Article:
Australian banks announced big profits over the past several weeks, and have been roundly criticised by many believing the fees charged (including interest rates) are excessive. What is not well known is that banks have passed on only 2.73% of the RBA’s (Reserve Bank of Australia) 4.00% rate increases since early 2022 as at June 2023. This has actually been a cushioning effect for borrowers.
Banks have been competing aggressively and on average have not passed 0.63% of the 4.00% of RBA increases on to their variable-rate loan customers. That means variable rate borrowers have avoided the pain of slightly more than two RBA rate rises. Economic theory (and historical practice) suggests the RBA should have compensated for this by delivering extra rate increases, but appears to have turned coy, having weathered enormous criticism for increases to official rates over the course of 2022 and 2023. We estimate the result of this will be these current levels of interest rates for longer (see below).
Of course, a large group of fixed-rate borrowers during the pandemic, which accounted for almost 40 per cent of all loans outstanding, avoided any of these increases. That is until they roll over to new variable rate products at the fixed-rate loans’ expiry. This is going to be a shock for many.
Investment manager Coolabah Capital “estimate that across all variable and fixed-rate loans, borrowers have missed around 127 basis points (i.e. 1.27%) of the first 400 basis points of RBA increases (the equivalent of more than 5 standard RBA rate increases of 25 basis points each).”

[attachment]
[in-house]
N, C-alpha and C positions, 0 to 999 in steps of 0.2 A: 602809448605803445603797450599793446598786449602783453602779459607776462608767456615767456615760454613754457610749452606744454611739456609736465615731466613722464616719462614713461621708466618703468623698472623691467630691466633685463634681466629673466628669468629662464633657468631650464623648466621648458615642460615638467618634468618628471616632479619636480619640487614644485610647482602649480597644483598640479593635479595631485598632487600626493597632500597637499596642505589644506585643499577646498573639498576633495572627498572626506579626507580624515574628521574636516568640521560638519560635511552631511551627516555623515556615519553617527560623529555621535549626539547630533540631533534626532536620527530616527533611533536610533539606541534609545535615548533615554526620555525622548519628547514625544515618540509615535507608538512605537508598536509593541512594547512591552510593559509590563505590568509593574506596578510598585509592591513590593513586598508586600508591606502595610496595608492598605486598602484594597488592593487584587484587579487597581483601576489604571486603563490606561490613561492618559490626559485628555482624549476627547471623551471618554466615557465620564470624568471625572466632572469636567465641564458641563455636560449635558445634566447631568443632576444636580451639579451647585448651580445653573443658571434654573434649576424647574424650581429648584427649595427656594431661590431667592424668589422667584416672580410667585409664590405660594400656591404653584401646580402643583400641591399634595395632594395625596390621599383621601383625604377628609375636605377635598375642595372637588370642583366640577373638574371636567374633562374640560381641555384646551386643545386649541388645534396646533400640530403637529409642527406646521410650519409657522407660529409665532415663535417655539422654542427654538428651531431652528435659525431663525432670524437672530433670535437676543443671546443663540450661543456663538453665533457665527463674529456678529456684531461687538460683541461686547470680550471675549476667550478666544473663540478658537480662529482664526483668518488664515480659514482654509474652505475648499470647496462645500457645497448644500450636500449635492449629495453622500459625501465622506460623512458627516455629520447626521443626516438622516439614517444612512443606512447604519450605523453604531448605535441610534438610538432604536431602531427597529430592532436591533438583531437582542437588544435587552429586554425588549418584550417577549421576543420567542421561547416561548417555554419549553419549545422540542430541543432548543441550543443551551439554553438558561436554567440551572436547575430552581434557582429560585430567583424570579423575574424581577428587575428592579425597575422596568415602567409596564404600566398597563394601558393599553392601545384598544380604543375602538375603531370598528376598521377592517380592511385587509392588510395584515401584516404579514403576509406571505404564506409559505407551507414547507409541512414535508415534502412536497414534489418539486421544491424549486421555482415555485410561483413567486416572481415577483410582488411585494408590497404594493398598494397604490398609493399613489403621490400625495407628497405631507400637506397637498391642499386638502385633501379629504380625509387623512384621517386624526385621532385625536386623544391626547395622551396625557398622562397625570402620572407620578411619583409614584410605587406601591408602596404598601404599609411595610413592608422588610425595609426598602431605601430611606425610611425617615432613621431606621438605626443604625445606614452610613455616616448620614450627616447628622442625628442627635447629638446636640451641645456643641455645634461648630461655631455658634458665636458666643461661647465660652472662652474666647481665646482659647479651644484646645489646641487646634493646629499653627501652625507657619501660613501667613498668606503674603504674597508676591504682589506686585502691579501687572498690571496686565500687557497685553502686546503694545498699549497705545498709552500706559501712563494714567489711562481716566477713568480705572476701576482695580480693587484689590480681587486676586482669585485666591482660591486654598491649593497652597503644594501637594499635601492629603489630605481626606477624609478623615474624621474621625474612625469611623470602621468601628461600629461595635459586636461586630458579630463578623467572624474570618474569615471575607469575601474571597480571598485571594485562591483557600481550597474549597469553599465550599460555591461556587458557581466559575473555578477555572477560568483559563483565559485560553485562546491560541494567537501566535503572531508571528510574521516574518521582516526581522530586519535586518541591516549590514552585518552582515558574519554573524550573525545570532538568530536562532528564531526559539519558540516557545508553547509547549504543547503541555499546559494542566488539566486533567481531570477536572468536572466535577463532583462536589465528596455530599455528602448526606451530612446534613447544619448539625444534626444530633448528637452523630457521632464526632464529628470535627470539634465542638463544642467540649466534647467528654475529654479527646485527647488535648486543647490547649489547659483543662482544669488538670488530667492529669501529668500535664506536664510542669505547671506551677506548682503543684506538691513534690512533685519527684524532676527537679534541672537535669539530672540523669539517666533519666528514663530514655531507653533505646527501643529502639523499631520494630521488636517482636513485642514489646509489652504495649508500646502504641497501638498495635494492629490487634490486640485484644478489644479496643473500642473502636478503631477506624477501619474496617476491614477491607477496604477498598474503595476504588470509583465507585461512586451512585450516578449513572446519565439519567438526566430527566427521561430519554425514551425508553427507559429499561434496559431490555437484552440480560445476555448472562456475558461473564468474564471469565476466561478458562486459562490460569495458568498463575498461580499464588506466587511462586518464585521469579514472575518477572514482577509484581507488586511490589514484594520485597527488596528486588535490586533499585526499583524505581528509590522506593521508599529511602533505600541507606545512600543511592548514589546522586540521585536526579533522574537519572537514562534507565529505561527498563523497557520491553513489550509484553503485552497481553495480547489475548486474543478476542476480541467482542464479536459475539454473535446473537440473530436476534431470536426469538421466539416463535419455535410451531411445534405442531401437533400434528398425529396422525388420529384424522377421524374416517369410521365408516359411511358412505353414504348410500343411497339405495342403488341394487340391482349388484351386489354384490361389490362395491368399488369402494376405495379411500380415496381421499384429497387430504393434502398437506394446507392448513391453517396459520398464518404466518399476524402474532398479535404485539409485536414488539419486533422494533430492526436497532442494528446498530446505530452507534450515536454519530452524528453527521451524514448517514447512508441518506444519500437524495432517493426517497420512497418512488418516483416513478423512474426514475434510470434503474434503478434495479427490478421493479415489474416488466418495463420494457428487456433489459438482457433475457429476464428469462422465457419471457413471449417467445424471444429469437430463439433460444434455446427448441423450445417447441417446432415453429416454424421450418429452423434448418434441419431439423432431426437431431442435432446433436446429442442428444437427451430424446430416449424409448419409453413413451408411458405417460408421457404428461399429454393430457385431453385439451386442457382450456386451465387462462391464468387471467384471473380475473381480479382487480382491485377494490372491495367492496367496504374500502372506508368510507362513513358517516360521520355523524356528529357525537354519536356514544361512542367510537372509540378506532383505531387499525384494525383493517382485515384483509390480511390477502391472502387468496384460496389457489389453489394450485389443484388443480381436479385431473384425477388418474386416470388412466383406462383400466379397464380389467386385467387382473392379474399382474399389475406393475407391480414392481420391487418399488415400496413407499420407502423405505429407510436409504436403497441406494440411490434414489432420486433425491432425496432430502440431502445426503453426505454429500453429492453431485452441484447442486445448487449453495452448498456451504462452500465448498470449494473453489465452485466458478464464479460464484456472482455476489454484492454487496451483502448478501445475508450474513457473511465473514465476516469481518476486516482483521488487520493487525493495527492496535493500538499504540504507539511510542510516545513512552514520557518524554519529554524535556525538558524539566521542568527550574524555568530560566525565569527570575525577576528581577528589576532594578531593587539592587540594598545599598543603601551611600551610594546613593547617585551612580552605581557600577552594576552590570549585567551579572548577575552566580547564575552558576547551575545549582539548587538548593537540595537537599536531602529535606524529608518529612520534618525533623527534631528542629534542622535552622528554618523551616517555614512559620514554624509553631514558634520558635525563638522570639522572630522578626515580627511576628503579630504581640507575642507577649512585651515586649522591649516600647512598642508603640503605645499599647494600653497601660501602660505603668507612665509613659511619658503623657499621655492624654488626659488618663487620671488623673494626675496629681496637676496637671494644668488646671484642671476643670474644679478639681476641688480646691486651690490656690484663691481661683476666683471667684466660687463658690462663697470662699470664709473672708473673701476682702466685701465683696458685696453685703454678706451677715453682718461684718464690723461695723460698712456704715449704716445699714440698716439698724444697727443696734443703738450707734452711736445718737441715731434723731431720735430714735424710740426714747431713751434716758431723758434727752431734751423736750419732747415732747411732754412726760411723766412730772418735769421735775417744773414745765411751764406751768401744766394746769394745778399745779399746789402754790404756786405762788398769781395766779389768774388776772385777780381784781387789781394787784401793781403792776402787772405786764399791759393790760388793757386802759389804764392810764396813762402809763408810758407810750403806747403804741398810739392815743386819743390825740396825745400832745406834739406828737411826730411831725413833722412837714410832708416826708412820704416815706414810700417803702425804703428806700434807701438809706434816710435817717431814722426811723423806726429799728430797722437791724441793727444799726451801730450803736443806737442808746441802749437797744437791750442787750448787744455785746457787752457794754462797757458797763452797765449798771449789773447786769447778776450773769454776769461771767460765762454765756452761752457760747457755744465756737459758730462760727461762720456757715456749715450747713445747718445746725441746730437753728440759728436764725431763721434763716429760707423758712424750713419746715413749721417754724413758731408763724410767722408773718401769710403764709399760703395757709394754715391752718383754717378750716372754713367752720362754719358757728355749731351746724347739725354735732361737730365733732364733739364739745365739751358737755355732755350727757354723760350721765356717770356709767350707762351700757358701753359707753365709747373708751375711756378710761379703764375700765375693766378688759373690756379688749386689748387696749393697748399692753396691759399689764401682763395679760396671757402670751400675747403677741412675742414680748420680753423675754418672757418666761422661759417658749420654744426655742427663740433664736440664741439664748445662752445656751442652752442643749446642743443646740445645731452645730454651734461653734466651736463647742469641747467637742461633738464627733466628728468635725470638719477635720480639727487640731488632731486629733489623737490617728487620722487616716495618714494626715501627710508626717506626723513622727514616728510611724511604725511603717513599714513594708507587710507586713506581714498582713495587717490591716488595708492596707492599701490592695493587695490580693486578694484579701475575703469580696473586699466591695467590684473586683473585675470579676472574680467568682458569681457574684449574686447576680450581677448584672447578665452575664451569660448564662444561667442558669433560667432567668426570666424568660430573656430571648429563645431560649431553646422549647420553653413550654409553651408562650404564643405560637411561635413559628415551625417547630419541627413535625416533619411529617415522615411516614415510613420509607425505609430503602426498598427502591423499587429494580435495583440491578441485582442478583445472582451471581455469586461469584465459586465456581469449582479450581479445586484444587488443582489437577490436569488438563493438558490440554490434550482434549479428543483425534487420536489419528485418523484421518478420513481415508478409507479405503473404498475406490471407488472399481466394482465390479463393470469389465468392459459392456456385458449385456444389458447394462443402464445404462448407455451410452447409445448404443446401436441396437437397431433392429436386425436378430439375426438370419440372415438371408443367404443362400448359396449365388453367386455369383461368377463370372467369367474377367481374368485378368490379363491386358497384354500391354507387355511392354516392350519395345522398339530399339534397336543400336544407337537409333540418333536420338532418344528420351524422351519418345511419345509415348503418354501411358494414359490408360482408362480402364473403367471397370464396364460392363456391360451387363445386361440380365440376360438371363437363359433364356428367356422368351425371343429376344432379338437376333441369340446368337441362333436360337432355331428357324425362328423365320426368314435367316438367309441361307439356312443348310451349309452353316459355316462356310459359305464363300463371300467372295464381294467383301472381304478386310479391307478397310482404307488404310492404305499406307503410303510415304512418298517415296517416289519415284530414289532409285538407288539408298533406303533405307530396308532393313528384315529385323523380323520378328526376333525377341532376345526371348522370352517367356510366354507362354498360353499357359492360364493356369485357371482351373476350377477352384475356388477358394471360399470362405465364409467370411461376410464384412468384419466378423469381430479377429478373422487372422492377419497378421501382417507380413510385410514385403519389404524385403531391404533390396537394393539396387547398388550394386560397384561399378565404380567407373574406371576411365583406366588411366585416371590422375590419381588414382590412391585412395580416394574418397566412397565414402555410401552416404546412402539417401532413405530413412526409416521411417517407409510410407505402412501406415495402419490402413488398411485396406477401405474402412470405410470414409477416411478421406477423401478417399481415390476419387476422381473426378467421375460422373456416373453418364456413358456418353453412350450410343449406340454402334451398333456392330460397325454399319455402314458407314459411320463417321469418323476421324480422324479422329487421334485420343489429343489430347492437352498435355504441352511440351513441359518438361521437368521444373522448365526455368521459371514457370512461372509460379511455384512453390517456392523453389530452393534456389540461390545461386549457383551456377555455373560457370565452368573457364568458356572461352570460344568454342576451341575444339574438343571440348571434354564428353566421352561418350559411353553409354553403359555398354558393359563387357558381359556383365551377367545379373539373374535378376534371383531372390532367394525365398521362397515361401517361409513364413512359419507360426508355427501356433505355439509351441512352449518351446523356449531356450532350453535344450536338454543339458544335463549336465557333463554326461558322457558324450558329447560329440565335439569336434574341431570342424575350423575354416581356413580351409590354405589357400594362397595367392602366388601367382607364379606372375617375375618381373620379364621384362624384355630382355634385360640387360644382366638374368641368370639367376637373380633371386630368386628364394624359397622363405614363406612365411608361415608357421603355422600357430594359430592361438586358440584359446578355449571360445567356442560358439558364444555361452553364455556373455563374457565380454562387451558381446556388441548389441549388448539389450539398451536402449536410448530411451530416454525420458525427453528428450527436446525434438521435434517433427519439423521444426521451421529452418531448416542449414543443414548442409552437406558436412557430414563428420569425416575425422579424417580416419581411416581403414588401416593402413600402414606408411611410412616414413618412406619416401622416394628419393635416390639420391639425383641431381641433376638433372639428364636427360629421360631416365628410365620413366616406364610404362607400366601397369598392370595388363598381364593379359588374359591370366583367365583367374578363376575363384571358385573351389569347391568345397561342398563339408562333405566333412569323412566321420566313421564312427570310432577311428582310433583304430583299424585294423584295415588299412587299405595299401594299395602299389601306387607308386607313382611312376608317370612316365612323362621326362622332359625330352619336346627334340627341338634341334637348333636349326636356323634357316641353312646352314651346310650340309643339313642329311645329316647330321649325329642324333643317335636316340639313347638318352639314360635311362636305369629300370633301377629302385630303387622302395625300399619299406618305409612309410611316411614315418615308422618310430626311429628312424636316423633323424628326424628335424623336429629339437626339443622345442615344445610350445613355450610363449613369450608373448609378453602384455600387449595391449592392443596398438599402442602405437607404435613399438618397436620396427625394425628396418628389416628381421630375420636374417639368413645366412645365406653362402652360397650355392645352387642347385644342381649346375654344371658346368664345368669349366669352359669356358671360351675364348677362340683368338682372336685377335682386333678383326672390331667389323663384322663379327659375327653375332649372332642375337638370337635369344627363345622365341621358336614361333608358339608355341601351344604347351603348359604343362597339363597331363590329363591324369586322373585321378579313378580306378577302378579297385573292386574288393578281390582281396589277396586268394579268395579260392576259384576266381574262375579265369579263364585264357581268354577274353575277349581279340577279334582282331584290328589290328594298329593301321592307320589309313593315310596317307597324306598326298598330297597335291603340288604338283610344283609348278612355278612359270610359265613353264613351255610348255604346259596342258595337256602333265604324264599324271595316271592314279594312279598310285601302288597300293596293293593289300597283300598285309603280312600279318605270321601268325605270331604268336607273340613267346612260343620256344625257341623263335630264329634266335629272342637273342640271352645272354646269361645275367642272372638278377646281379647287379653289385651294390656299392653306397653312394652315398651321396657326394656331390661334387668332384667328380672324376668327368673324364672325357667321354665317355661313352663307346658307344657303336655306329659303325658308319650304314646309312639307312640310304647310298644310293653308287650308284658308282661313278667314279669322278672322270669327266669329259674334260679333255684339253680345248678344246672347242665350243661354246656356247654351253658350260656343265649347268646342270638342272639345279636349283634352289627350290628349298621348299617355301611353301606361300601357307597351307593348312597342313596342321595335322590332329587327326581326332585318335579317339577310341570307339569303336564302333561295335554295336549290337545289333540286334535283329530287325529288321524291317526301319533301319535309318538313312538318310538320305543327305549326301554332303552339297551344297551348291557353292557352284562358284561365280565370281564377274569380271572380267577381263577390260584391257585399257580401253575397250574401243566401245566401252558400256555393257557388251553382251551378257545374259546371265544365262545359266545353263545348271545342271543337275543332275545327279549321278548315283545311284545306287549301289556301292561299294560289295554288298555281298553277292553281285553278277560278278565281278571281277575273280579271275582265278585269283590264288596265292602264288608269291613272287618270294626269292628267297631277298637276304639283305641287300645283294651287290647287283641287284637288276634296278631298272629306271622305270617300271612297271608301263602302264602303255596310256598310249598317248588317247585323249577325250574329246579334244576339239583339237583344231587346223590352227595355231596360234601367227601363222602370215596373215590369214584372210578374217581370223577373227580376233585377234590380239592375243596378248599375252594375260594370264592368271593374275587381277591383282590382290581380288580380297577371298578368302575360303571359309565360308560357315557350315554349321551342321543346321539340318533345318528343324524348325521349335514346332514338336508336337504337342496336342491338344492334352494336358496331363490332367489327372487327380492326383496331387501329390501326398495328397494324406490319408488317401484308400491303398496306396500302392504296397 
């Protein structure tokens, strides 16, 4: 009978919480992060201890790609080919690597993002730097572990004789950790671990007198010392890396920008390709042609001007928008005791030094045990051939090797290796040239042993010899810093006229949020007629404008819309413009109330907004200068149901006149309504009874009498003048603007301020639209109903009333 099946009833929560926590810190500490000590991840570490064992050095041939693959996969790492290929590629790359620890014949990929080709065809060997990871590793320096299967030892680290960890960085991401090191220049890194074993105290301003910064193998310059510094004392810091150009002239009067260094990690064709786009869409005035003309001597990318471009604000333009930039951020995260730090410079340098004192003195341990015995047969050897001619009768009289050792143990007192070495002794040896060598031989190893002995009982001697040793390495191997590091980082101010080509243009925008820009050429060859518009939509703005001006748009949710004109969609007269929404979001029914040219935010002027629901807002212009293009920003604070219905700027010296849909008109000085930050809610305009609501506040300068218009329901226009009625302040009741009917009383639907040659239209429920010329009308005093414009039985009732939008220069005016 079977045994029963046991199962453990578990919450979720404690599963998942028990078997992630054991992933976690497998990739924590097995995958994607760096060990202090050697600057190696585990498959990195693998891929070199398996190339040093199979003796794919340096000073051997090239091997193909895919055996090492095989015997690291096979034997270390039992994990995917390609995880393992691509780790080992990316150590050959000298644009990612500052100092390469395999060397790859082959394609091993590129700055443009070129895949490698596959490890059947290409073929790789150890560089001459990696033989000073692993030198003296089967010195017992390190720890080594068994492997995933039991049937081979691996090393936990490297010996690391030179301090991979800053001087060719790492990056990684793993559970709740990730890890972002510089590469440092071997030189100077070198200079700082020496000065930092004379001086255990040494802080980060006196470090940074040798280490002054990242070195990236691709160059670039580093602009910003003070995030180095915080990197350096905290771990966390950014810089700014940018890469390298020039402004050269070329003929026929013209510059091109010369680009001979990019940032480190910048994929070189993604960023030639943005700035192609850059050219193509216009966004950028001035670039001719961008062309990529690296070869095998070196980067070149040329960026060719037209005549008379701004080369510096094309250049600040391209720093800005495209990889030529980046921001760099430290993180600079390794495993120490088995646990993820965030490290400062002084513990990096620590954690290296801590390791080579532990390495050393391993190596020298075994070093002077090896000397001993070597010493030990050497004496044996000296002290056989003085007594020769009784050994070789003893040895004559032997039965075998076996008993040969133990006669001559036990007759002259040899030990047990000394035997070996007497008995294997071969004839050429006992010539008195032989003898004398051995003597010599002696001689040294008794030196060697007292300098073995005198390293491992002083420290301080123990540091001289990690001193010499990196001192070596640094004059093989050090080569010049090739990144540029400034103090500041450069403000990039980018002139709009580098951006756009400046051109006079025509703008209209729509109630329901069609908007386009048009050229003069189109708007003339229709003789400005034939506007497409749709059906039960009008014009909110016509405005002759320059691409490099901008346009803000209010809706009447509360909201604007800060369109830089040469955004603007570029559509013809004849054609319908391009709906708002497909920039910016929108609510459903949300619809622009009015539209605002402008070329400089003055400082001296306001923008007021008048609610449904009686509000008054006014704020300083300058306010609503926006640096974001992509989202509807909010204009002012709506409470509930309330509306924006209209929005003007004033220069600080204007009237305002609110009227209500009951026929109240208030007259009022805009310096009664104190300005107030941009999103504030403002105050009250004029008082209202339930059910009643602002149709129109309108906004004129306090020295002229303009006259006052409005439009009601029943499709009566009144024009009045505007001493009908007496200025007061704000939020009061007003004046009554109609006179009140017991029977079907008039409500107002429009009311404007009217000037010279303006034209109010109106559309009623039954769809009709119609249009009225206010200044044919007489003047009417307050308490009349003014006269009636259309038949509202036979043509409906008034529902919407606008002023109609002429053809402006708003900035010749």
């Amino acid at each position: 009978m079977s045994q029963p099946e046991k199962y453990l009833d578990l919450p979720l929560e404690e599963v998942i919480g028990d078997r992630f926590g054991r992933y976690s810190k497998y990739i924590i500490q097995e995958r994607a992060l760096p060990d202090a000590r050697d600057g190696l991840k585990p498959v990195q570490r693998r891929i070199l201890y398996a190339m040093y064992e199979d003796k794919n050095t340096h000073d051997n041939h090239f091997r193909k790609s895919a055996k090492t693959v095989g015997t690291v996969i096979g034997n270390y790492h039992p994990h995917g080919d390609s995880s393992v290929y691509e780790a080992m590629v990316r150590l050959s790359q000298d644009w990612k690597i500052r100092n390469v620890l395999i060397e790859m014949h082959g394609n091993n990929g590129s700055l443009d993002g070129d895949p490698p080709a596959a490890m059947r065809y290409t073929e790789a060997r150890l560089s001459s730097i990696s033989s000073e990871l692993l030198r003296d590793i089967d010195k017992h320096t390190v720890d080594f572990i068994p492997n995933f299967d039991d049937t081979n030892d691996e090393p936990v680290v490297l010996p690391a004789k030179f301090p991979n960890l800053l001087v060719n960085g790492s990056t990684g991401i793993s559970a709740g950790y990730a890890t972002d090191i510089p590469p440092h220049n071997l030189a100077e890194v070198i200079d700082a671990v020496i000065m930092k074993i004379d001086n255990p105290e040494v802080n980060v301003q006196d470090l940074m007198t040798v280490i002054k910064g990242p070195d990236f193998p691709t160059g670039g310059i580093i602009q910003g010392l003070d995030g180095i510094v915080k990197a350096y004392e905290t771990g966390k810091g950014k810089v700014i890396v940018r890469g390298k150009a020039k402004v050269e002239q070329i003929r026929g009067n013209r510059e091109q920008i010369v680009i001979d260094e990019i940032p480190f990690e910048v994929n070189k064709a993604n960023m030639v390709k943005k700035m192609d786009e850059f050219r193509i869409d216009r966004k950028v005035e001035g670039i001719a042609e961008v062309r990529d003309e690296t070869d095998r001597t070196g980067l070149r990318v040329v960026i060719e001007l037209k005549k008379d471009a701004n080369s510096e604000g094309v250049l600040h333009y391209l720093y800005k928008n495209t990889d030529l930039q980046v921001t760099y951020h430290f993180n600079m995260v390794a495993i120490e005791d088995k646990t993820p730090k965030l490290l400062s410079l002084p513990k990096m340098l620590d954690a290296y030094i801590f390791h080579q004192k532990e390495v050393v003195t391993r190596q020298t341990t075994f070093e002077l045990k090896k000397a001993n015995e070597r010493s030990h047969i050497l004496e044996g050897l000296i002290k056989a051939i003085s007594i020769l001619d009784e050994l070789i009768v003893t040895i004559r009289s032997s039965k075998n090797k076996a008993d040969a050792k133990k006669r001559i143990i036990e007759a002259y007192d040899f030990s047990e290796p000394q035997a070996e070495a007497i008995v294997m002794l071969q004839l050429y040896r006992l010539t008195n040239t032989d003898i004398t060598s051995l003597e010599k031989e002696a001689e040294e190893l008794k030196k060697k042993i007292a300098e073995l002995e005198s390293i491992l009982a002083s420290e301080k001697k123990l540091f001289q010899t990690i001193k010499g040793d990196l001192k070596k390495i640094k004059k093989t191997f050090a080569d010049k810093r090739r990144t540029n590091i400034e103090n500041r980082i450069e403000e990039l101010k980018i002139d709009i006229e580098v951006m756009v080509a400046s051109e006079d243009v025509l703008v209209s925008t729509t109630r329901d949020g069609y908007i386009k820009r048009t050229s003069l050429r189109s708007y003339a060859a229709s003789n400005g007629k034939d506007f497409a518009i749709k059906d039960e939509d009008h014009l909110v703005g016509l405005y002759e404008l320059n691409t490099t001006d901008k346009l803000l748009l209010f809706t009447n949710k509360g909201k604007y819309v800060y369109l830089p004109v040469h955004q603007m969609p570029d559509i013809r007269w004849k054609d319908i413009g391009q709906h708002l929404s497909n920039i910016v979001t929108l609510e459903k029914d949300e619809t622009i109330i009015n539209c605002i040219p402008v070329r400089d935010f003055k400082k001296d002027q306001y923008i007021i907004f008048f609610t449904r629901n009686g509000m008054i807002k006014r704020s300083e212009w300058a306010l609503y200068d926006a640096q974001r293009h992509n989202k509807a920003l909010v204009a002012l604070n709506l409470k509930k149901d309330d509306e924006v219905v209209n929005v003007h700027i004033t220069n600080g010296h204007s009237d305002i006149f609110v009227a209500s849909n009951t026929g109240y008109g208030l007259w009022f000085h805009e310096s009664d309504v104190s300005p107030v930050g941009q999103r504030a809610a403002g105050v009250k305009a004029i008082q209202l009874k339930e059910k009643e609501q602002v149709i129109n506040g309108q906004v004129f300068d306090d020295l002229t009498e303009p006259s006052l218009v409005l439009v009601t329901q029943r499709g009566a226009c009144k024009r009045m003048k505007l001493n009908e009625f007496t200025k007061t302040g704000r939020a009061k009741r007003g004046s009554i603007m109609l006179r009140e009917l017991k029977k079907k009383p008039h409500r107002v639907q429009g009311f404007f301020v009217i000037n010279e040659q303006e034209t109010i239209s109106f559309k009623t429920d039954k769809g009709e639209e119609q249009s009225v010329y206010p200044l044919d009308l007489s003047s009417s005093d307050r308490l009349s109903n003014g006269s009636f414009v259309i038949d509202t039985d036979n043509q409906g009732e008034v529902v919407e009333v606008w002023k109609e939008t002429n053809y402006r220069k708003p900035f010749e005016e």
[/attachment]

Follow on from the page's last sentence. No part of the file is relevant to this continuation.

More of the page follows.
As stated above, this is a major reason why the policy of interest rate rises (known as a ‘tightening cycle’) is likely to be longer than it might normally be to get inflation back to the RBA’s 2.5 per cent target.
(Note that the RBA’s own outlook forecasts that it will not hit its 2.5 per cent inflation target until 2026 which means rates to stay at least at current levels until then.)
Other contributors to elevated interest rates
Another effect upon elevated interest rates is the large cash buffers Australian households built-up during the pandemic. The US Federal Reserve estimates Australia’s savings were among the highest in the developed world (behind only Singapore), estimated at over 20 per cent of annual household income.
Households are spending these excess cash reserves thereby creating additional demand and inflation. This means monetary policy has to work harder to have its desired impact. Estimates state US households will exhaust their excess buffers later this year. However, Australian households will be able to draw on their additional savings until late 2024, creating a further challenge for the RBA and likely sustained interest rates.
Wage rate demands promoted by union and other employee groups have had a similarly impactful effect. The arguments for wage increases include the higher cost of living experienced by consumers and that wages haven’t meaningfully increased for a long time. Whilst these points may be correct, the result is if more money is placed in the hands of consumers, it will be spent thus creating more demand for goods and services. Thes result is stubbornly high inflation, for longer.
Naturally, the corrective tool employed by the RBA is, you guessed it, interest rates.